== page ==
(and a type level function to get the type of baz’s field in record r)
    – the Stringy Kinds proposals are using the new (GHC 7.4) User-defined Kinds
    (and type equality constraints/coercion to get the field’s type)

    (Permutations in HList’s type-indexed products are not atall annoying to use: it’s just field selection. They are a bit more awkward to support behind the scenes: you need overlapping instances, and therefore you can’t use type families, so you have to use functional dependencies.)

  8. I’m well aware of join in that context, but in my opinion it doesn’t make sense as much when you only have singular records. Though, from a pragmatic standpoint, I see why they’re attractive: they make it a lot more convenient to handle joins from the database. (Ur/Web takes a different approach: SQL queries are also strongly typed, so it can synthesize up the proper polymorphic records as necessary.)

    Yes, Ur type signatures are a bit of work, but about the same as any ole’ dependently typed language :-) As I said in my post, the Ur system is much more invasive.

    I don’t have a good enough feel for how the Records in Haskell approaches work in practice to really judge the day-to-day differences. Certainly I’m not a fan of overlapping instances and functional dependencies, and I don’t have a laundry list of use-cases to do a point-by-point comparison.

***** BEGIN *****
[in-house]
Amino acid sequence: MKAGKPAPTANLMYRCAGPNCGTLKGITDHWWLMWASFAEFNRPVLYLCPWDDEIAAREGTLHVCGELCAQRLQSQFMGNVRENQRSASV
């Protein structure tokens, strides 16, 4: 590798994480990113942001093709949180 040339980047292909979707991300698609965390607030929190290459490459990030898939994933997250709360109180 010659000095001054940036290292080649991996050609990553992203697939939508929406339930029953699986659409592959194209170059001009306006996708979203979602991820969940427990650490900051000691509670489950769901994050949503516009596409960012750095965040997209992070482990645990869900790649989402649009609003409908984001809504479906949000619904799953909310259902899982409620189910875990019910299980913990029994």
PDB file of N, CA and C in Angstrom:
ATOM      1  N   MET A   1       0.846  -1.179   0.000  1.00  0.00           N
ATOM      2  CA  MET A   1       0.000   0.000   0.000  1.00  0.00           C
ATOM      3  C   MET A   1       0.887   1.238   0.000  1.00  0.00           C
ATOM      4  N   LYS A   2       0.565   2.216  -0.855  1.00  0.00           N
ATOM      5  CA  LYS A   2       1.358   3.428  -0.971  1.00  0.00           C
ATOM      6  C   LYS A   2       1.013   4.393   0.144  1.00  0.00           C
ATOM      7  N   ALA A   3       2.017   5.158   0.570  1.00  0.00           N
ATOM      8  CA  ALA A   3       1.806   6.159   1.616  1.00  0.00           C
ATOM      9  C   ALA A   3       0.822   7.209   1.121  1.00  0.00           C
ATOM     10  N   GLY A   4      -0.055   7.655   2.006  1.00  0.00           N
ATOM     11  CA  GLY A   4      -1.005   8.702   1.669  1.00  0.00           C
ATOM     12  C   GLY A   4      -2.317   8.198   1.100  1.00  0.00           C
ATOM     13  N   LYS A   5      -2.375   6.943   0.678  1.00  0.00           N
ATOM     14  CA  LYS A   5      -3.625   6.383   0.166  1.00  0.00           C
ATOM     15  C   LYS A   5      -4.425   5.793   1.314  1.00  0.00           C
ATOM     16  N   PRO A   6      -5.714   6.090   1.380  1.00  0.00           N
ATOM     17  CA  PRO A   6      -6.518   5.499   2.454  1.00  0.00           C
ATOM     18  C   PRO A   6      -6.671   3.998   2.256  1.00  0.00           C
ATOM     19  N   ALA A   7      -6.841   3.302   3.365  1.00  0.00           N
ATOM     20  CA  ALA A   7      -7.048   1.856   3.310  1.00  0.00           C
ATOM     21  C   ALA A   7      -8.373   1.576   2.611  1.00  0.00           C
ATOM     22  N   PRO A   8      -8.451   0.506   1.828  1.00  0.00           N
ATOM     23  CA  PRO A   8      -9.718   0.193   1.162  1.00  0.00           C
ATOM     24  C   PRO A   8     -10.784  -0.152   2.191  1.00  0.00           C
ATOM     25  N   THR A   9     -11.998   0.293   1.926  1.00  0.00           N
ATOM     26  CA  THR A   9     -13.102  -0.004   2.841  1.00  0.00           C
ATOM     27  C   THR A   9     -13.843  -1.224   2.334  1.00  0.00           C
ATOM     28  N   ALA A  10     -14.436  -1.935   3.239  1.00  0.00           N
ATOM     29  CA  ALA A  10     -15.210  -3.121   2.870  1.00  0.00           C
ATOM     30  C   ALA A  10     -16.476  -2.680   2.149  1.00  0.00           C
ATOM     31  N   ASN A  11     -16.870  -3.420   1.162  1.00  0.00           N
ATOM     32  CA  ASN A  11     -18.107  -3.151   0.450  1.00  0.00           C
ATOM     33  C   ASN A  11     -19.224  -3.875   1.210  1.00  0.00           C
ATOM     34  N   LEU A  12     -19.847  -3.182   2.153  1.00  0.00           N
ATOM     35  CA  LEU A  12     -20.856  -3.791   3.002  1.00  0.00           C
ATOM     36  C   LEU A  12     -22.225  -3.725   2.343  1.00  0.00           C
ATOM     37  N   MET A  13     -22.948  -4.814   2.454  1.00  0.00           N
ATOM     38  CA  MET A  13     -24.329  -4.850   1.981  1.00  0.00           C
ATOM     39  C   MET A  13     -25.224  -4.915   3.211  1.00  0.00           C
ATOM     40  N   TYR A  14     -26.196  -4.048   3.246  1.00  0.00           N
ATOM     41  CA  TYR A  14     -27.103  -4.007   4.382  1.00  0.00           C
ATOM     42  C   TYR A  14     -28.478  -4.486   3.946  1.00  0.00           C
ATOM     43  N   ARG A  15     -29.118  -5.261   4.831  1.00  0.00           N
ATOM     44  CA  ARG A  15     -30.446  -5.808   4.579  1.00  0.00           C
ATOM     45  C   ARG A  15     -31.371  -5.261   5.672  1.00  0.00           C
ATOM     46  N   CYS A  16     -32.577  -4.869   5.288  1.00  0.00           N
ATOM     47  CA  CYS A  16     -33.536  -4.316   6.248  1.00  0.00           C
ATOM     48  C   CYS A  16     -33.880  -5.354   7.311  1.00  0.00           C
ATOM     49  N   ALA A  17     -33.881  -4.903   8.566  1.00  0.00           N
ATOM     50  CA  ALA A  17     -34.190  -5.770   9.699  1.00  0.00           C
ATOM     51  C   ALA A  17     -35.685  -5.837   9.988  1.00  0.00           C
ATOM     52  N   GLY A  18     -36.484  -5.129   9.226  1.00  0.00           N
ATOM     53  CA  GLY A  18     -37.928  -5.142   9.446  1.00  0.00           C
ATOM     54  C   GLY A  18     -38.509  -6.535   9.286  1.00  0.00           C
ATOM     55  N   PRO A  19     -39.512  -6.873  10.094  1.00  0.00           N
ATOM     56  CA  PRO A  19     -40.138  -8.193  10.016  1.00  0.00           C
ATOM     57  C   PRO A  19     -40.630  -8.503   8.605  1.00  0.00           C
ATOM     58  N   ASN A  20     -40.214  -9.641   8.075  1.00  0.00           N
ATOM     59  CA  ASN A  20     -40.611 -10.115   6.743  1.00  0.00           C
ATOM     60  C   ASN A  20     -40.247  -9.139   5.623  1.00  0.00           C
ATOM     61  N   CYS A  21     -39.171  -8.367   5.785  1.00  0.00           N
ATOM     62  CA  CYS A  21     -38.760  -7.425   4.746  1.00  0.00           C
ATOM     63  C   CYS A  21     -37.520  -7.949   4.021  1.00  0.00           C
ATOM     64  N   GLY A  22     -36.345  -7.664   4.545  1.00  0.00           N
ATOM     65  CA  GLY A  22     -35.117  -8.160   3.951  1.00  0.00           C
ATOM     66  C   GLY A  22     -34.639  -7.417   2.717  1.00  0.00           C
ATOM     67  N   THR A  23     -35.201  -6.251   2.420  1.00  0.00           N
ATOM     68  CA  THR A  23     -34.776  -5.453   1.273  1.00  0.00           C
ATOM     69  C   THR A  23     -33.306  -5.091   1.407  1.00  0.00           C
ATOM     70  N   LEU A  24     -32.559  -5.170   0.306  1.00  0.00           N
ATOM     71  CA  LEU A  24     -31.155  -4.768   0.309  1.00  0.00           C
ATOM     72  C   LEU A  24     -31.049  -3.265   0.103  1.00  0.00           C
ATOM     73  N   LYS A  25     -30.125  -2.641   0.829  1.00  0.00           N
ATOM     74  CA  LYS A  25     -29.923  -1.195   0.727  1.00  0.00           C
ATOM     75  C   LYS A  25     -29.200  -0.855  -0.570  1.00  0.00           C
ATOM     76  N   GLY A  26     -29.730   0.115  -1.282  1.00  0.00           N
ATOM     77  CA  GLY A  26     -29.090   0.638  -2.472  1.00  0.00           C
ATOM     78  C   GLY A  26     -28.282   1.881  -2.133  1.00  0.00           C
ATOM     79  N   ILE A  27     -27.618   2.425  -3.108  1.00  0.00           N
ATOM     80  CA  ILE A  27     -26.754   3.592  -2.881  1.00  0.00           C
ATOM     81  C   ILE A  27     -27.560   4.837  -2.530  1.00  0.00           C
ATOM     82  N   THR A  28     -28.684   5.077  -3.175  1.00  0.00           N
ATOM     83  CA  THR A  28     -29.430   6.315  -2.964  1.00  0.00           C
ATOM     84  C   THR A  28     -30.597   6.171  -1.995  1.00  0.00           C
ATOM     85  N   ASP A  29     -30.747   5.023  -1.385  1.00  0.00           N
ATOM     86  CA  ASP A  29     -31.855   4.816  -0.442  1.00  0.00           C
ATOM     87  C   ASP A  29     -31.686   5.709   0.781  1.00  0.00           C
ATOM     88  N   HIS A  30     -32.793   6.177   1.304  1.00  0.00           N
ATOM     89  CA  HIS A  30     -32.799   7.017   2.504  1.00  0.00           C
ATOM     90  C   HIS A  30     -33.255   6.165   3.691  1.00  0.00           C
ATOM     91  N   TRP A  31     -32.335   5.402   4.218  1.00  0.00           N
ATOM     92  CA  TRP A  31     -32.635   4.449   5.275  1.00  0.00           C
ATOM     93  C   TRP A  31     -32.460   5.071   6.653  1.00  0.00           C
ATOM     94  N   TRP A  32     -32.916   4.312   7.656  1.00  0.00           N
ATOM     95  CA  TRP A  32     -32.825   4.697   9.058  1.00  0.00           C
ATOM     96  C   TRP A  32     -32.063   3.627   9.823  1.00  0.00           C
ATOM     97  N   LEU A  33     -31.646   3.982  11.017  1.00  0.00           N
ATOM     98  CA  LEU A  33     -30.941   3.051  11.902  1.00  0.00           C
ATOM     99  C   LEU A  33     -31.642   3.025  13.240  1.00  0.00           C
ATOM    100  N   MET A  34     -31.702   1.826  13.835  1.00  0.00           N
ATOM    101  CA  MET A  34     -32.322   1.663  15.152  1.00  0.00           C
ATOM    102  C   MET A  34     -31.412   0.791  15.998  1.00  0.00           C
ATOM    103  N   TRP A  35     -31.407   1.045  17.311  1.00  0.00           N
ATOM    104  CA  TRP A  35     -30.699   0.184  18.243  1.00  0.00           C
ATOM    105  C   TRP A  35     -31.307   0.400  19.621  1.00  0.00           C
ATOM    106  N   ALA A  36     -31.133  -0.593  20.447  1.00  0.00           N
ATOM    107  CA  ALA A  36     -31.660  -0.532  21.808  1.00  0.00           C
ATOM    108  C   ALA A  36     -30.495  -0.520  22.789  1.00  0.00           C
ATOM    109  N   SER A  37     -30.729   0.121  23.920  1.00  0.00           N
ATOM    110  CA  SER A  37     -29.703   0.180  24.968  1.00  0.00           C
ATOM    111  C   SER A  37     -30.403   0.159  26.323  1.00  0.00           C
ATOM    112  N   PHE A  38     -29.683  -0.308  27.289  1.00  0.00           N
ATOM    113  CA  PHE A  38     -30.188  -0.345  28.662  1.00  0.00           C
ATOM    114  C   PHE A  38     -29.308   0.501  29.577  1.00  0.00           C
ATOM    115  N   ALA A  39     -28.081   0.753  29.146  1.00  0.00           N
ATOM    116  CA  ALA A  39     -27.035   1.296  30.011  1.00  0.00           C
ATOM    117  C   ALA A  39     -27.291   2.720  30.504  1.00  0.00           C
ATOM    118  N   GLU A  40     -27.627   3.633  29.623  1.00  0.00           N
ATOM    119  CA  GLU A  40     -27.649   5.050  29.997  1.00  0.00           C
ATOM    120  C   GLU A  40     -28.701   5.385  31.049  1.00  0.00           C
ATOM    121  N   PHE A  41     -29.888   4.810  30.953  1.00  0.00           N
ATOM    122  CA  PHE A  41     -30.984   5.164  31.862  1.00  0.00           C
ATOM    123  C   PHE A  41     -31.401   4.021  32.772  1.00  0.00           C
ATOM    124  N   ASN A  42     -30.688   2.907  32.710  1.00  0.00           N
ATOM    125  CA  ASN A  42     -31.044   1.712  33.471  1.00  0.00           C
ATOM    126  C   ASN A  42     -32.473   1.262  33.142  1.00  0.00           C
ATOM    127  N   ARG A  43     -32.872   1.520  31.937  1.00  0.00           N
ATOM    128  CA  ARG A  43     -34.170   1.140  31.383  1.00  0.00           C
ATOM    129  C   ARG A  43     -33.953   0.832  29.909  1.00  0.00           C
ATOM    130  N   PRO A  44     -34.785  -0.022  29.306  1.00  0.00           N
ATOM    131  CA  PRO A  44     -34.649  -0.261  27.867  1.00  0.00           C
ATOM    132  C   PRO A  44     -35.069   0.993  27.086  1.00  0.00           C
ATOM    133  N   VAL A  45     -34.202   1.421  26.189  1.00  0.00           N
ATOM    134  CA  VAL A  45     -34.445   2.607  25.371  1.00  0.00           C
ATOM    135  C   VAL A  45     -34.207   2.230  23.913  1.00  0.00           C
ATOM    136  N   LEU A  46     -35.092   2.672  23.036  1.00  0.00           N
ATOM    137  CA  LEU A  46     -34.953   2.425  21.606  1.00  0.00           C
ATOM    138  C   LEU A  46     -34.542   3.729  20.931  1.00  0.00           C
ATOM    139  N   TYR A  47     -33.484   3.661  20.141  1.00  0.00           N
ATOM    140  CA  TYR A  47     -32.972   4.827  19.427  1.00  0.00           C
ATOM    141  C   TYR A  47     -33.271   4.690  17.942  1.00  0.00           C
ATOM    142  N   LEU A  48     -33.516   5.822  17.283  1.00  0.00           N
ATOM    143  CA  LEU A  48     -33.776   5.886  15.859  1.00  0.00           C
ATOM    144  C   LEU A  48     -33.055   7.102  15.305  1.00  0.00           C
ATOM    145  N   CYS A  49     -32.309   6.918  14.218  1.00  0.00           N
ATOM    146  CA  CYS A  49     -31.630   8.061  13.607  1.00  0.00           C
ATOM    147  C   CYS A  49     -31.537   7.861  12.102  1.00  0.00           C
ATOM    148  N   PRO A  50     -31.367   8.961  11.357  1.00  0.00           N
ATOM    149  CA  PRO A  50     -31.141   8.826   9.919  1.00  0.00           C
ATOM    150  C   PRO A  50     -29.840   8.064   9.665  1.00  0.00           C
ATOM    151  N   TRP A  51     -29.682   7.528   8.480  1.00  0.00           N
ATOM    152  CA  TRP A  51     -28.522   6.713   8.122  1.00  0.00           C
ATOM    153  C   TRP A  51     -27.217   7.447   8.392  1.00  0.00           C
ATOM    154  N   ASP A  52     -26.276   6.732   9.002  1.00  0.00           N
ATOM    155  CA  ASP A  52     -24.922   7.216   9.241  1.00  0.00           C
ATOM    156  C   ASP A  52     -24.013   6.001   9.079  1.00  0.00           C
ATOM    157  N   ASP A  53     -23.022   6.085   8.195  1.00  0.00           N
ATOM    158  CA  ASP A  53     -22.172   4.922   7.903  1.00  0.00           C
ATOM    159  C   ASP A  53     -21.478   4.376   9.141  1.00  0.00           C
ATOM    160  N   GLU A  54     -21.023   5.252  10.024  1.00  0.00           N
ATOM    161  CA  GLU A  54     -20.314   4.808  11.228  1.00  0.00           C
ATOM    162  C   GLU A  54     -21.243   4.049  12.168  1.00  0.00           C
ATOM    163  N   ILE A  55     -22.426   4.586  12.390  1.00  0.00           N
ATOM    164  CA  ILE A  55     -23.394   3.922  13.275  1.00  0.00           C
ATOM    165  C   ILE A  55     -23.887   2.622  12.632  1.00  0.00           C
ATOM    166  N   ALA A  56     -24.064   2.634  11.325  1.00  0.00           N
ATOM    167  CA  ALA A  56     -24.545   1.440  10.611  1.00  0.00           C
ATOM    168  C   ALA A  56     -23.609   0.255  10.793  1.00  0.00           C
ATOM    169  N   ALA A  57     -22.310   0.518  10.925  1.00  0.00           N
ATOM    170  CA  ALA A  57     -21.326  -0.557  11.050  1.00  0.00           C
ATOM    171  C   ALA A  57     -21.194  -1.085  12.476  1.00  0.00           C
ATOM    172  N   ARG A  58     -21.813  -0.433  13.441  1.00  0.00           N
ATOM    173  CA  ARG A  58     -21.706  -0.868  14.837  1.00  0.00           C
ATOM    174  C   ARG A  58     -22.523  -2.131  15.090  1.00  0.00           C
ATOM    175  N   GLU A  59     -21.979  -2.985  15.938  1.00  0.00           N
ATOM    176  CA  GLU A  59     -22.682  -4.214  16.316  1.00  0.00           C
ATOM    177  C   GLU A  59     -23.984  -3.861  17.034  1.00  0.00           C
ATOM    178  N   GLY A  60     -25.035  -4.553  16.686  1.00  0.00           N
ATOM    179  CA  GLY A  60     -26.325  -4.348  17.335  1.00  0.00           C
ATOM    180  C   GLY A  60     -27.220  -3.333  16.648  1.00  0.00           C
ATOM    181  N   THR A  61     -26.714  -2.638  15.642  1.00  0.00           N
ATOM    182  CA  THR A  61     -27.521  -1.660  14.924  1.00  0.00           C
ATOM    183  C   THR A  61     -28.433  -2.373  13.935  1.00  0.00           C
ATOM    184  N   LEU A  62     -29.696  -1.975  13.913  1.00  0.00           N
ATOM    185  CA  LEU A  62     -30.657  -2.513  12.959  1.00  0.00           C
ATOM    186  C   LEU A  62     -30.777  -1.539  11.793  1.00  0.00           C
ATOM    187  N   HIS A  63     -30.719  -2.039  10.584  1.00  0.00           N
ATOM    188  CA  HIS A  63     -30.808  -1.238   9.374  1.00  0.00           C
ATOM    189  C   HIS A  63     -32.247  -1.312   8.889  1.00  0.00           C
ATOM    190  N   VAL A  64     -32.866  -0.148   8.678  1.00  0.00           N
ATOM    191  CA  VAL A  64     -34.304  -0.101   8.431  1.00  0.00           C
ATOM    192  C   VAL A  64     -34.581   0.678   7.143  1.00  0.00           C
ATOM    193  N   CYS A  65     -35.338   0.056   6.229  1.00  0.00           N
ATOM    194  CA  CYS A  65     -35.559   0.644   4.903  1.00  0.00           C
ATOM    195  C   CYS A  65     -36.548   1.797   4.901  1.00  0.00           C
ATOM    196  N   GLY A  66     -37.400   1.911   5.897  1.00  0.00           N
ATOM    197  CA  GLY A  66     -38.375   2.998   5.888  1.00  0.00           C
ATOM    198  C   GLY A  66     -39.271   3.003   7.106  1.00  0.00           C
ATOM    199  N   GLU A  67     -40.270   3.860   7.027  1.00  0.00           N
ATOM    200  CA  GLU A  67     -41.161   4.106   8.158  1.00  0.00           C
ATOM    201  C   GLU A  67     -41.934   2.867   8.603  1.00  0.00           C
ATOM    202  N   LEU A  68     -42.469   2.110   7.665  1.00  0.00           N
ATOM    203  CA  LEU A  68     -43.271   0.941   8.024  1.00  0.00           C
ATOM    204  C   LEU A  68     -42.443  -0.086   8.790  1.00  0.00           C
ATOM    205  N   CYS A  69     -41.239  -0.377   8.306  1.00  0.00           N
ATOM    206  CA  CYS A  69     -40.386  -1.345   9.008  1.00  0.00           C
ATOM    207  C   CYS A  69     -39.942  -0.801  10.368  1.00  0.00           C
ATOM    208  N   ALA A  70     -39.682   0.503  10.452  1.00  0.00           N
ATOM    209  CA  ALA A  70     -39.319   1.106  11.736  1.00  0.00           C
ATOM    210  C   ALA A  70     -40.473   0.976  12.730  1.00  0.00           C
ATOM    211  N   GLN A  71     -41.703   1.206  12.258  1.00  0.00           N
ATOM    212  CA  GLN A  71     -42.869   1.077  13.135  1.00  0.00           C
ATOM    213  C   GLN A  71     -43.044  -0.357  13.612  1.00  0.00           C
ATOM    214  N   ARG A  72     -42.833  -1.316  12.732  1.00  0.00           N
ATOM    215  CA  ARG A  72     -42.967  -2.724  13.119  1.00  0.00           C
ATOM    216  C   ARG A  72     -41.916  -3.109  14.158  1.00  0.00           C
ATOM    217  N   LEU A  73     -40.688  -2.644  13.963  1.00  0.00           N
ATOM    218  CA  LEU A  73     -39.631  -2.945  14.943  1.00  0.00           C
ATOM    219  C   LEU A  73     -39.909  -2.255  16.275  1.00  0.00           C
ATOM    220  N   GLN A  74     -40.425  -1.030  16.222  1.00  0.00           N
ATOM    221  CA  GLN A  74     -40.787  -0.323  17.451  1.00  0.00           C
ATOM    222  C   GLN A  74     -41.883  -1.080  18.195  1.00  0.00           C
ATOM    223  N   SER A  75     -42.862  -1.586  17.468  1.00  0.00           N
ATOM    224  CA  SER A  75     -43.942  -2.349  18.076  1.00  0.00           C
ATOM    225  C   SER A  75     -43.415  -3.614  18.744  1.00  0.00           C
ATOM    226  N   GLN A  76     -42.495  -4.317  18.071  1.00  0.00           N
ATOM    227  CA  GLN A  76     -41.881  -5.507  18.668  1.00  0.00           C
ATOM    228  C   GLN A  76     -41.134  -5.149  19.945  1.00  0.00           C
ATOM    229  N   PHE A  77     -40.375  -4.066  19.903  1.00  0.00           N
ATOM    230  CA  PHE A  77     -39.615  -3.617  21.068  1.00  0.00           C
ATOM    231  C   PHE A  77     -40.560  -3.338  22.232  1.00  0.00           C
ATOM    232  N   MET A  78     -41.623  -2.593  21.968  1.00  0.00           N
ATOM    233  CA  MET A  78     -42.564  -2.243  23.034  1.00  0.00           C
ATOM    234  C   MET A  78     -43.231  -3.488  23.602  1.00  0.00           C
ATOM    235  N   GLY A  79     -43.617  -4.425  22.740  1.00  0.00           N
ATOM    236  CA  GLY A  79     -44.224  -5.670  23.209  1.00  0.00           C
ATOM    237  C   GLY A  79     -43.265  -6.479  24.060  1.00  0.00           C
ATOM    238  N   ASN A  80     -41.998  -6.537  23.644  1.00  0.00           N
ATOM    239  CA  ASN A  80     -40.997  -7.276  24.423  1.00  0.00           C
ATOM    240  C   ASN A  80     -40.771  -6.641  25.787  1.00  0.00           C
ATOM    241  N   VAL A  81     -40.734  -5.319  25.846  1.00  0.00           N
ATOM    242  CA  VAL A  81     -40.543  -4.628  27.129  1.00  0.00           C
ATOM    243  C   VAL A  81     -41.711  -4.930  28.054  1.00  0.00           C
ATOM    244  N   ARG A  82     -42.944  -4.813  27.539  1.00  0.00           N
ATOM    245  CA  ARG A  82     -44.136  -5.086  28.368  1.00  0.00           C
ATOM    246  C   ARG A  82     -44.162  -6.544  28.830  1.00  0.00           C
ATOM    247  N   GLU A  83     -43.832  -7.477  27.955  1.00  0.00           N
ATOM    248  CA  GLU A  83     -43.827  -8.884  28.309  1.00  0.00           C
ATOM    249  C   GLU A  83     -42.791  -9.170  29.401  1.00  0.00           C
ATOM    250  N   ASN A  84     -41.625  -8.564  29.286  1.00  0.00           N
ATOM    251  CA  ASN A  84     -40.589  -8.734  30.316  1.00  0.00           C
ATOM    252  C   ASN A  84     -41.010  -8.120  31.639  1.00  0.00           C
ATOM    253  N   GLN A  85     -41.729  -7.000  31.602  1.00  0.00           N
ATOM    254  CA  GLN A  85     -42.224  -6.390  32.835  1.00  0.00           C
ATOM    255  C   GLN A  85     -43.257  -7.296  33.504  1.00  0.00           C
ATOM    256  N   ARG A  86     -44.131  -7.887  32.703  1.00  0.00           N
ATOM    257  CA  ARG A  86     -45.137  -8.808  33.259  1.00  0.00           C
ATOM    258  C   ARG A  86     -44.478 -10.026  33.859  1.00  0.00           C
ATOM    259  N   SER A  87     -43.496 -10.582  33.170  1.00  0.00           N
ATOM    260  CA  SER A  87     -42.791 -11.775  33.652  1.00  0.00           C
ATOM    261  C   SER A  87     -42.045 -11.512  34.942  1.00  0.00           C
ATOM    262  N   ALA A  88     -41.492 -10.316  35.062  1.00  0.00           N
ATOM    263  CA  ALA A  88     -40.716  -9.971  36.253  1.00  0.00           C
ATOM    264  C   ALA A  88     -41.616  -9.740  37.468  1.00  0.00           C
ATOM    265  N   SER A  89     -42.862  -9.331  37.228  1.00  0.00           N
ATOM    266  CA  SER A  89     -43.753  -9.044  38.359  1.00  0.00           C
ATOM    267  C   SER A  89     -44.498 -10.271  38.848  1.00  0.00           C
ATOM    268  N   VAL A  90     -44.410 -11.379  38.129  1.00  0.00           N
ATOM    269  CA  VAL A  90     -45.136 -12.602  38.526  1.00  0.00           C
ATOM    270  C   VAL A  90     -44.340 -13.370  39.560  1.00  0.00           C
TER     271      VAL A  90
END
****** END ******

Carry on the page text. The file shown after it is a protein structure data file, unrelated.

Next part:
9. AntC says:

    Use-case 1 for record merge (join): SQL
    So the problem with using SQL from a static strongly-typed language (Haskell) is that you have to abandon “well-typed programs can’t go wrong.”

    There’s an impedence mismatch: at some point you have to pass a string to SQL, which (if you’re lucky) might throw an error that it’s ill-typed, or (worse) might be interpreted and dynamically type-checked OK, but return values that don’t match the types in your program.

    Having a type-safe record algebra in Haskell that mirrors SQL’s behaviour is a way of reducing (not eliminating) type mis-matches.

    Use-case 2 for record merge (join): avoiding redundancy in your data model
    You have an in-memory data model, no external database, no SQL. You want to make your data model as clean to manage as possible: no redundancy, no risk of anomalies.

    So you normalise (industry-standard approach) — that is, split into semantically minimal clusters of fields/tuples.

    And to separate concerns/achieve data independence/avoid mixing up data retrieval with application logic, you make your access via joins (merges from the normalised tuples — industry-standard approach). Typically presenting a screen with data meaningful to the user is all about joins: show the description as well as the Id.